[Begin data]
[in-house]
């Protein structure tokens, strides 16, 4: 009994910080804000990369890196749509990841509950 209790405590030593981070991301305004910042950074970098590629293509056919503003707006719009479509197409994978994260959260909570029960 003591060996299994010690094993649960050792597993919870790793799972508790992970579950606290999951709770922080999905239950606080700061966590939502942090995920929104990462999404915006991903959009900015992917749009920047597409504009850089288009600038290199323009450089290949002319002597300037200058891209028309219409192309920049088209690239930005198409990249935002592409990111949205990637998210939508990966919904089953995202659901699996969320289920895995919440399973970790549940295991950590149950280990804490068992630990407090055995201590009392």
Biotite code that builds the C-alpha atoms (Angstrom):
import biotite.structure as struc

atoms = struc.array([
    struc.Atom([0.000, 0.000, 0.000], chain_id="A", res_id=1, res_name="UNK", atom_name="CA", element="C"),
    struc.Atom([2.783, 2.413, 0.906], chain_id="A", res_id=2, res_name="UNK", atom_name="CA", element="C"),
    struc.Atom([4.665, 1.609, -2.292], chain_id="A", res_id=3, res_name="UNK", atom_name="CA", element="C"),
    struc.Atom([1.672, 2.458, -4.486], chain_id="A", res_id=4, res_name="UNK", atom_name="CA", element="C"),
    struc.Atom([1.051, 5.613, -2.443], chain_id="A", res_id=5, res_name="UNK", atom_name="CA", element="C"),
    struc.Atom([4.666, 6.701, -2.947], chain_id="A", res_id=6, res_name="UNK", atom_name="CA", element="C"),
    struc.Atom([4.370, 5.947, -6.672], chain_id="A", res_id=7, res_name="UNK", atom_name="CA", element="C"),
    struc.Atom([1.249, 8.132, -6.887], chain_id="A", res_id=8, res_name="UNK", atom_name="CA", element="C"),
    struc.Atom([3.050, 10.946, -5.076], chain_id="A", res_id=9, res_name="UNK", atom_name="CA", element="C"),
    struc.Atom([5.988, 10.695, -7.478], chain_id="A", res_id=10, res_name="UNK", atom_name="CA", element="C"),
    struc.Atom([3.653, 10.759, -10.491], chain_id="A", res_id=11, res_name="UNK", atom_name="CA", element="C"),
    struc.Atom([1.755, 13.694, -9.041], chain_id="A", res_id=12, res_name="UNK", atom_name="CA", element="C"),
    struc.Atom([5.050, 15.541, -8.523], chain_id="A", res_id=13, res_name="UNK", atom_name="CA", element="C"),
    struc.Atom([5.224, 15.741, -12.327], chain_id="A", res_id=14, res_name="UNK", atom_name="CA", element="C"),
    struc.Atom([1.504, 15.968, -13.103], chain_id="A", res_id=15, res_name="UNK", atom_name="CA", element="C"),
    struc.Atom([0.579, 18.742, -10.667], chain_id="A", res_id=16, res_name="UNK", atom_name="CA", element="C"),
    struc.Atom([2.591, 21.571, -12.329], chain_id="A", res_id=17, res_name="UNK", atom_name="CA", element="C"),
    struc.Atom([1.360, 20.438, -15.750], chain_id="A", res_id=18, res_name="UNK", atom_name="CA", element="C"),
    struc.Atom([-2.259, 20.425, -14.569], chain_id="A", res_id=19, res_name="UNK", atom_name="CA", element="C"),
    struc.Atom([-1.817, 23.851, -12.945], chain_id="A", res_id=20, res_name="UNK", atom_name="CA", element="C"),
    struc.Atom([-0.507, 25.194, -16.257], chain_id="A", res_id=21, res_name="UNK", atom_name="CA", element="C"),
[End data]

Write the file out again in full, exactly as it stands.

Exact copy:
[in-house]
């Protein structure tokens, strides 16, 4: 009994910080804000990369890196749509990841509950 209790405590030593981070991301305004910042950074970098590629293509056919503003707006719009479509197409994978994260959260909570029960 003591060996299994010690094993649960050792597993919870790793799972508790992970579950606290999951709770922080999905239950606080700061966590939502942090995920929104990462999404915006991903959009900015992917749009920047597409504009850089288009600038290199323009450089290949002319002597300037200058891209028309219409192309920049088209690239930005198409990249935002592409990111949205990637998210939508990966919904089953995202659901699996969320289920895995919440399973970790549940295991950590149950280990804490068992630990407090055995201590009392």
Biotite code that builds the C-alpha atoms (Angstrom):
import biotite.structure as struc

atoms = struc.array([
    struc.Atom([0.000, 0.000, 0.000], chain_id="A", res_id=1, res_name="UNK", atom_name="CA", element="C"),
    struc.Atom([2.783, 2.413, 0.906], chain_id="A", res_id=2, res_name="UNK", atom_name="CA", element="C"),
    struc.Atom([4.665, 1.609, -2.292], chain_id="A", res_id=3, res_name="UNK", atom_name="CA", element="C"),
    struc.Atom([1.672, 2.458, -4.486], chain_id="A", res_id=4, res_name="UNK", atom_name="CA", element="C"),
    struc.Atom([1.051, 5.613, -2.443], chain_id="A", res_id=5, res_name="UNK", atom_name="CA", element="C"),
    struc.Atom([4.666, 6.701, -2.947], chain_id="A", res_id=6, res_name="UNK", atom_name="CA", element="C"),
    struc.Atom([4.370, 5.947, -6.672], chain_id="A", res_id=7, res_name="UNK", atom_name="CA", element="C"),
    struc.Atom([1.249, 8.132, -6.887], chain_id="A", res_id=8, res_name="UNK", atom_name="CA", element="C"),
    struc.Atom([3.050, 10.946, -5.076], chain_id="A", res_id=9, res_name="UNK", atom_name="CA", element="C"),
    struc.Atom([5.988, 10.695, -7.478], chain_id="A", res_id=10, res_name="UNK", atom_name="CA", element="C"),
    struc.Atom([3.653, 10.759, -10.491], chain_id="A", res_id=11, res_name="UNK", atom_name="CA", element="C"),
    struc.Atom([1.755, 13.694, -9.041], chain_id="A", res_id=12, res_name="UNK", atom_name="CA", element="C"),
    struc.Atom([5.050, 15.541, -8.523], chain_id="A", res_id=13, res_name="UNK", atom_name="CA", element="C"),
    struc.Atom([5.224, 15.741, -12.327], chain_id="A", res_id=14, res_name="UNK", atom_name="CA", element="C"),
    struc.Atom([1.504, 15.968, -13.103], chain_id="A", res_id=15, res_name="UNK", atom_name="CA", element="C"),
    struc.Atom([0.579, 18.742, -10.667], chain_id="A", res_id=16, res_name="UNK", atom_name="CA", element="C"),
    struc.Atom([2.591, 21.571, -12.329], chain_id="A", res_id=17, res_name="UNK", atom_name="CA", element="C"),
    struc.Atom([1.360, 20.438, -15.750], chain_id="A", res_id=18, res_name="UNK", atom_name="CA", element="C"),
    struc.Atom([-2.259, 20.425, -14.569], chain_id="A", res_id=19, res_name="UNK", atom_name="CA", element="C"),
    struc.Atom([-1.817, 23.851, -12.945], chain_id="A", res_id=20, res_name="UNK", atom_name="CA", element="C"),
    struc.Atom([-0.507, 25.194, -16.257], chain_id="A", res_id=21, res_name="UNK", atom_name="CA", element="C"),